In an article for History Today, Carol Dyhouse, the author of Glamour: Women, History, Feminism, chronicles the rise and fall of different sorts of fur as the symbols of feminine luxury, particularly in Britain. Particularly interesting is the way mink suddenly replaced fox after World War II:
Instead mink became the fur most coveted by women. J.G. Links, son of the furrier Calman Links, mused on the fickleness of fashion in this respect. Gone were the days ‘when a hundred thousand silver foxes alone would be offered for sale and eagerly competed for in one London auction alone’, he wrote. Red fox was now deemed just about unsaleable and he found it incredible ‘that a Kamchatka red fox, with its deep golden-red colouring like a Turner sunset, and its caressing, sensuous fur, should today find no buyers at fewer shillings than I used to pay pounds for it’. By the 1950s Links estimated that sales of mink were worth three to four times as much in money terms as all other furs put together. Some six million mink were being ‘produced’ annually by this time.
Now, of course, the market for mink has all but collapsed. When my mother-in-law asked about possibly selling her own mother's mink stole on eBay a few years ago, I had to break the news that it was worth less than $200 (probably considerably less, judging from current listings). People often assume that has something to do with the animal rights movement, but Dyhouse suggests the shift is less about ideology and more about pure fashion.
Fur was falling from favour well before the activism of the 1980s. In the late 1950s the price of mink fell dramatically. The cost of manufacturing a mink coat now exceeded that of the raw materials and there were many in the trade who felt that the luxury status of fur was becoming a thing of the past. Demand began to fall. The widespread adoption of central heating no doubt played some part: in bitter cold, nothing keeps you warm like natural fur. But the truth was that the fur coat, once the epitome of glamour and luxury, acquired unfashionable connotations from the 1960s. It signified an older, less trendy and more dependent kind of femininity. The urbane and discreet Links had insisted that most furs were bought by husbands for their wives and not for their mistresses. But in the popular mind the fur coat had come to signify hussies on the make or the kept woman.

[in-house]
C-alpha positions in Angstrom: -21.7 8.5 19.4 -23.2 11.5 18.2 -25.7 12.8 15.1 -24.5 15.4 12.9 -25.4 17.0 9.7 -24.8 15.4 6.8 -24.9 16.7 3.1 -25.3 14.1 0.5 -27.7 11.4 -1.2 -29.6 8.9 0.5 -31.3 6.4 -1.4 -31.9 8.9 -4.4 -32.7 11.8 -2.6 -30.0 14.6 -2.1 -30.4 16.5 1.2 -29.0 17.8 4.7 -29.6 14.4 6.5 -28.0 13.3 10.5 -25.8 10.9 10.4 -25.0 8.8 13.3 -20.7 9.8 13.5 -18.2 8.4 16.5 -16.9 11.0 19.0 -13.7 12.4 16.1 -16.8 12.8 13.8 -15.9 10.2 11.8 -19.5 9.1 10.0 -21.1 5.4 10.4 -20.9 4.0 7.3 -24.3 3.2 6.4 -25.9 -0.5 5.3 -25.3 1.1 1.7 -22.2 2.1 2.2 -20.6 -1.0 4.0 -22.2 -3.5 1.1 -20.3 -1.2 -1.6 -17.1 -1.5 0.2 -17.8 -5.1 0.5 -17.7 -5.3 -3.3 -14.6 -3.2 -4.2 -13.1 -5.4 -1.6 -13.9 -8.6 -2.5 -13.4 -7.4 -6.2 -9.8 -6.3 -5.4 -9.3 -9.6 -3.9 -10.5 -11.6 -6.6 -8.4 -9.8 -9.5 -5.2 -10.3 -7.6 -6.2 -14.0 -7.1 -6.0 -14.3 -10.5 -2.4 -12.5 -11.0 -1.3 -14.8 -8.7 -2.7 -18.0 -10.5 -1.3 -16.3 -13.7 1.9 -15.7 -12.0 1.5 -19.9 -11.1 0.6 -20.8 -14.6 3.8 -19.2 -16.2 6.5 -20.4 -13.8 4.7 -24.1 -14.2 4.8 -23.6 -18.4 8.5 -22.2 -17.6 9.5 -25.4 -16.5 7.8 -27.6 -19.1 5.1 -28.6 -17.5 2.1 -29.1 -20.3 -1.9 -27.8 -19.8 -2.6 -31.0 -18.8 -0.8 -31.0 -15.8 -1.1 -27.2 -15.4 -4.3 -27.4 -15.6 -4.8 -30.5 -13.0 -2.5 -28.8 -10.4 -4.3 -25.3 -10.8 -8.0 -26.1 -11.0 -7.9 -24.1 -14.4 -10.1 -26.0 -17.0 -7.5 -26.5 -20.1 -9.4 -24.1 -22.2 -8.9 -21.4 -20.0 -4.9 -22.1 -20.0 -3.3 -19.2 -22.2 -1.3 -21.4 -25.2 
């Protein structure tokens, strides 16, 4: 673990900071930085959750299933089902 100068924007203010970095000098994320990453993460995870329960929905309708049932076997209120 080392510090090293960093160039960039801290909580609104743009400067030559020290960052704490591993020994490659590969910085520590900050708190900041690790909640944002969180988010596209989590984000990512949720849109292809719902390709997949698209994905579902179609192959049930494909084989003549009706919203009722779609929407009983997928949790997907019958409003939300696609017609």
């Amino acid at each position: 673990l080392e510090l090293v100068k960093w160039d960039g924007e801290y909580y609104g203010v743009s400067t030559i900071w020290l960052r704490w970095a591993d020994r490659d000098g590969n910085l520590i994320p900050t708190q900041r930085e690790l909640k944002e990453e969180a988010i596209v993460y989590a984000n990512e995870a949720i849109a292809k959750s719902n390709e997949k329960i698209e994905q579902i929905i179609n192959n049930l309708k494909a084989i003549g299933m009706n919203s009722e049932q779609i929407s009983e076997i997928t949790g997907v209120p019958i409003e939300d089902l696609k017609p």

This had little appeal for the young woman of the 1960s. When she rose to television fame as a popular singer in the 1950s, Alma Cogan had celebrated by buying two silver blue mink coats, one for herself and the other for her mother. She had offered to buy one for her younger sister, Sandra, too, but Sandra had demurred. She wanted to be seen as a serious actress ‘and a sort of beatnik’, she recorded, and she insisted on a duffel coat instead. Fur was a dying trend. Fur coats, once lovingly consigned to ‘cold storage’ facilities in department stores in summer, went to the back of the wardrobe instead. Many found their way to flea-markets or car-boot sales in the new millennium.
In the U.S. at least, I don't think furs signified hussies or kept women, but they definitely signified a doting man, rather than means of your own. Mad Men played with this in Don Draper's early ad, starring Betty, with its caption, "Why Wait for a Man to Buy You a Fur Coat?"
As an evocative image of indulgent feminine luxury, the fur coat has been replaced by something less tangible, which women often buy for themselves. Look below for a photo.